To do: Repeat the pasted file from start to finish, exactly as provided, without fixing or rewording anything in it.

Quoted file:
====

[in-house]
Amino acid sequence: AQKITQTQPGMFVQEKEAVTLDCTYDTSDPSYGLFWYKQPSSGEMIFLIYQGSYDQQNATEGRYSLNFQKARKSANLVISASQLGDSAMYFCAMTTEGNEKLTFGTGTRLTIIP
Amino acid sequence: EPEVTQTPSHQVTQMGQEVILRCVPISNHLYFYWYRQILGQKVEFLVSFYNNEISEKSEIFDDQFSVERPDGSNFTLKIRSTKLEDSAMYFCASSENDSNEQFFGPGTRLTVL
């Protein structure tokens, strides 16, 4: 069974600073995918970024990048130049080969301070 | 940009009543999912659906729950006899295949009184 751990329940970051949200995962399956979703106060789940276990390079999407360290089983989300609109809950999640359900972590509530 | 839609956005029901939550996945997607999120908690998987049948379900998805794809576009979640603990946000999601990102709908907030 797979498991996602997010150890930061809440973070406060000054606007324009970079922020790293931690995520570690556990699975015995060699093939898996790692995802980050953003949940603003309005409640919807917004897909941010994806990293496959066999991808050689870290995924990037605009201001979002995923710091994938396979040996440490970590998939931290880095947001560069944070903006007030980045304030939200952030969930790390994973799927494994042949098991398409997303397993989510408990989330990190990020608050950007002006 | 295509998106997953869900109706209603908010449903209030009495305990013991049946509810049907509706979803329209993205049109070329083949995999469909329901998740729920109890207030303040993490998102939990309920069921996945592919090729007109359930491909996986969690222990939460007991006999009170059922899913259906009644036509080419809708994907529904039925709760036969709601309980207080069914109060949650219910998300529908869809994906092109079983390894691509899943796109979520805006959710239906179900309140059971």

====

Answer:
[in-house]
Amino acid sequence: AQKITQTQPGMFVQEKEAVTLDCTYDTSDPSYGLFWYKQPSSGEMIFLIYQGSYDQQNATEGRYSLNFQKARKSANLVISASQLGDSAMYFCAMTTEGNEKLTFGTGTRLTIIP
Amino acid sequence: EPEVTQTPSHQVTQMGQEVILRCVPISNHLYFYWYRQILGQKVEFLVSFYNNEISEKSEIFDDQFSVERPDGSNFTLKIRSTKLEDSAMYFCASSENDSNEQFFGPGTRLTVL
């Protein structure tokens, strides 16, 4: 069974600073995918970024990048130049080969301070 | 940009009543999912659906729950006899295949009184 751990329940970051949200995962399956979703106060789940276990390079999407360290089983989300609109809950999640359900972590509530 | 839609956005029901939550996945997607999120908690998987049948379900998805794809576009979640603990946000999601990102709908907030 797979498991996602997010150890930061809440973070406060000054606007324009970079922020790293931690995520570690556990699975015995060699093939898996790692995802980050953003949940603003309005409640919807917004897909941010994806990293496959066999991808050689870290995924990037605009201001979002995923710091994938396979040996440490970590998939931290880095947001560069944070903006007030980045304030939200952030969930790390994973799927494994042949098991398409997303397993989510408990989330990190990020608050950007002006 | 295509998106997953869900109706209603908010449903209030009495305990013991049946509810049907509706979803329209993205049109070329083949995999469909329901998740729920109890207030303040993490998102939990309920069921996945592919090729007109359930491909996986969690222990939460007991006999009170059922899913259906009644036509080419809708994907529904039925709760036969709601309980207080069914109060949650219910998300529908869809994906092109079983390894691509899943796109979520805006959710239906179900309140059971």